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Coimbra, Portugal

Maleita C.M.,University of Coimbra | Simoes M.J.,Technology Transfer Center | Egas C.,Technology Transfer Center | Curtis R.H.C.C.,Rothamsted Research | de O Abrantes I.M.,IMAR CMA
Plant Disease | Year: 2012

Meloidogyne hispanica infects many economically important crops worldwide. The accurate identification of this pathogen is essential for the establishment of efficient and sustainable integrated pest management programs. Portuguese M. hispanica isolates were studied by biometrical, biochemical, and molecular characteristics. Biometrical characteristics of M. hispanica females, males, and second-stage juveniles were similar to the original description. Biochemical studies revealed a unique enzyme pattern (Hi4) for M. hispanica esterases that allowed for species differentiation. Molecular analysis of the mtDNA region from COII and 16S rRNA genes resulted in amplification products (1,800 bp) similar to M. hispanica, M. ethiopica, and M. javanica, and the described HinfI was unable to discriminate M. hispanica from the other two species. Analysis of the mtDNA sequences revealed altered nucleotides among the isolates that created new restriction sites for AluI and DraIII. The resulting restriction patterns successfully discriminated between the three species, providing a new tool for Meloidogyne identification. Finally, the phylogenetic relationship between M. hispanica and several Meloidogyne spp. sequences was analyzed using mtDNA, confirming the divergence between meiotic and mitotic species and revealing the proximity of M. hispanica to closely related species. Based on the studies conducted, the application of isozyme or polymerase chain reaction restriction fragment length polymorphism analysis would be a useful and efficient methodology for M. hispanica identification. © 2012 The American Phytopathological Society. Source

Dinis P.A.,University of Coimbra | Pinto P.G.A.N.,University of Coimbra | Almeida J.P.V.L.,IMAR CMA | Tavares A.M.O.S.,University of Coimbra | And 2 more authors.
Journal of Maps | Year: 2012

In this work, we analyze the spatial relationships between land-use and lithology in the wine production region of Bairrada (Portugal) and present a new lithological map (1:50,000) created for the region, highlighting the associations with specific types of land-use. The study was focused on the area of Bairrada that establishes the appellation DOC-VQPRD wines. The region shows a heterogeneous lithology and land-use and it is found that these two variables are not independent. Three different zones with characteristic land-use and geology can be distinguished in Bairrada: a western zone where aeolian sand deposits are associated with coniferous forests; an eastern zone with Precambrian and Paleozoic metasedimentary units associated with broad leaf forests; and a central zone with diversified Mesozoic and Cenozoic units in which most vineyards are placed. There is a clear association between a Jurassic marly and dolomitic unit and an occupation by vineyards, which is particularly obvious when larger vineyards are considered. The vineyards are also common when these Jurassic units are covered by relatively thin siliciclastic sediments. © 2012 Journal of Maps. Source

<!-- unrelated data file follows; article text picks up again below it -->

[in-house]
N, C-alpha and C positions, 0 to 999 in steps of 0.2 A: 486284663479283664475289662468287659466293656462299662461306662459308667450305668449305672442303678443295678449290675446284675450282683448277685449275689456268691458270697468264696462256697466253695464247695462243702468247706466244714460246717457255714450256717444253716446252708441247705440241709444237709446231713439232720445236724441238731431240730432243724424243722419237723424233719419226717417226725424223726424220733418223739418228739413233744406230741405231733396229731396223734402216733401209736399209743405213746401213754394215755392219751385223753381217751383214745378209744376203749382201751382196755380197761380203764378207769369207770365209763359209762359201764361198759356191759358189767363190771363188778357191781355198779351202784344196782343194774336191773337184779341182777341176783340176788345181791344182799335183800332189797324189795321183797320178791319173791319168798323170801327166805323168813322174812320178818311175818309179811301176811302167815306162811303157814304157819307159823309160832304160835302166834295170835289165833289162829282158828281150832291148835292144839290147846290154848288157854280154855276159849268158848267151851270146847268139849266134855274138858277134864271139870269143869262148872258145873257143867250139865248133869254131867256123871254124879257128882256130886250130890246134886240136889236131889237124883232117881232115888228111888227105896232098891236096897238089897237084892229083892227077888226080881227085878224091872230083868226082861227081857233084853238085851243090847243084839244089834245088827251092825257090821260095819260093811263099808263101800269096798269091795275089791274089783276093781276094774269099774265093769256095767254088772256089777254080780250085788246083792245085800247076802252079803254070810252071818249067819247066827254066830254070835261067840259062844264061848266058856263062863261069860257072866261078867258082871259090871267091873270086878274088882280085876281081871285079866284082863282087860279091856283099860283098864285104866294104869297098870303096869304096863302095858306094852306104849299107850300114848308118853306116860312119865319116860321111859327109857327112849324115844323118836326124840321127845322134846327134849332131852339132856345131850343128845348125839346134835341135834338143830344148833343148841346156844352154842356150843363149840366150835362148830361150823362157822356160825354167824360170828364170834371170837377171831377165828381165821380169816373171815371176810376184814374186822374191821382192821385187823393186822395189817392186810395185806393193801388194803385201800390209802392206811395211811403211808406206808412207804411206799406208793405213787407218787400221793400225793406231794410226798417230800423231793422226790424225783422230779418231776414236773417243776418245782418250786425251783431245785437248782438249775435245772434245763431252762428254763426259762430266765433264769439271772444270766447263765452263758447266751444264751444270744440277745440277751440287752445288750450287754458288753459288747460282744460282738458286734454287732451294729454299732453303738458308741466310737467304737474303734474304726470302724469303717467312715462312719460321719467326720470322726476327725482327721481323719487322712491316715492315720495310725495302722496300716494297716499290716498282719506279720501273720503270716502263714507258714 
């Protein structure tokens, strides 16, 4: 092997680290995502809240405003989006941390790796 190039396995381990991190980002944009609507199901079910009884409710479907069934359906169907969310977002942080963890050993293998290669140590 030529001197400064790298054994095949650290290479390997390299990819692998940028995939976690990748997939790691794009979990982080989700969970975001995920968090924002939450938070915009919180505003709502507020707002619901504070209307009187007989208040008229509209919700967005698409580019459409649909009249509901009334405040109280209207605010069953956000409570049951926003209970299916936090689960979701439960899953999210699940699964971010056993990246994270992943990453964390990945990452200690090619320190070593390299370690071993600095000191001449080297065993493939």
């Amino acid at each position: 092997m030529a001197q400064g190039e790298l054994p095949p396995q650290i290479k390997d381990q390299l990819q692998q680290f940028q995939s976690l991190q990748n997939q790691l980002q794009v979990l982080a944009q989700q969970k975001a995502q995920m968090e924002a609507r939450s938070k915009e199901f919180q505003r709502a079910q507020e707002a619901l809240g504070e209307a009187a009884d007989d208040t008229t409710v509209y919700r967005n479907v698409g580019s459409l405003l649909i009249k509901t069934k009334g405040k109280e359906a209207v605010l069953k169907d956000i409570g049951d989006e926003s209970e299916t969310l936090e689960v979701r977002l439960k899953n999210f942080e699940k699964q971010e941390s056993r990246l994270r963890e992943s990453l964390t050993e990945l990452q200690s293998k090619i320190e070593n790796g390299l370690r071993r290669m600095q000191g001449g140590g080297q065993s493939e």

Suan G.,University Claude Bernard Lyon 1 | Mattioli E.,University Claude Bernard Lyon 1 | Pittet B.,University Claude Bernard Lyon 1 | Lecuyer C.,University Claude Bernard Lyon 1 | And 6 more authors.
Earth and Planetary Science Letters | Year: 2010

The Early Toarcian Oceanic Anoxic Event (T-OAE), about 183 myr ago, was a global event of environmental and carbon cycle perturbations, which deeply affected both marine biota and carbonate production. Nevertheless, the long-term environmental conditions prevailing prior to the main phase of marine extinction and carbonate production crisis remain poorly understood. Here we present a ∼ 8 myr-long record of Early Pliensbachian-Middle Toarcian environmental changes from the Lusitanian Basin, Portugal, in order to address the long-term paleoclimatic evolution that ultimately led to carbonate production and biotic crises during the T-OAE. Paleotemperature estimates derived from the oxygen isotope compositions of well-preserved brachiopod shells from two different sections reveal a pronounced ∼ 5 °C cooling in the Late Pliensbachian (margaritatus-spinatum ammonite Zones boundary). This cooling event is followed by a marked ∼ 7-10 °C seawater warming in the Early Toarcian that, after a second cooling event in the mid-polymorphum Zone, culminates during the T-OAE. Calcium carbonate (CaCO3) contents, the amount of nannofossil calcite and the mean size of the major pelagic carbonate producer Schizosphaerella, all largely covary with paleotemperatures, indicating a coupling between climatic conditions and both pelagic and neritic CaCO3 production. Furthermore, the cooling and warming episodes coincided with major marine regressions and transgressions, respectively, suggesting that the growth and decay of ice caps may have exerted a strong control on sea-level fluctuations throughout the studied time interval. This revised chronology of environmental changes shows important similarities with Neogene and Paleozoic episodes of deglacial black shale formation, and thus prompts the reevaluation of ice sheet dynamics as a possible agent of Mesozoic events of extinction and organic-rich sedimentation. © 2009 Elsevier B.V. All rights reserved. Source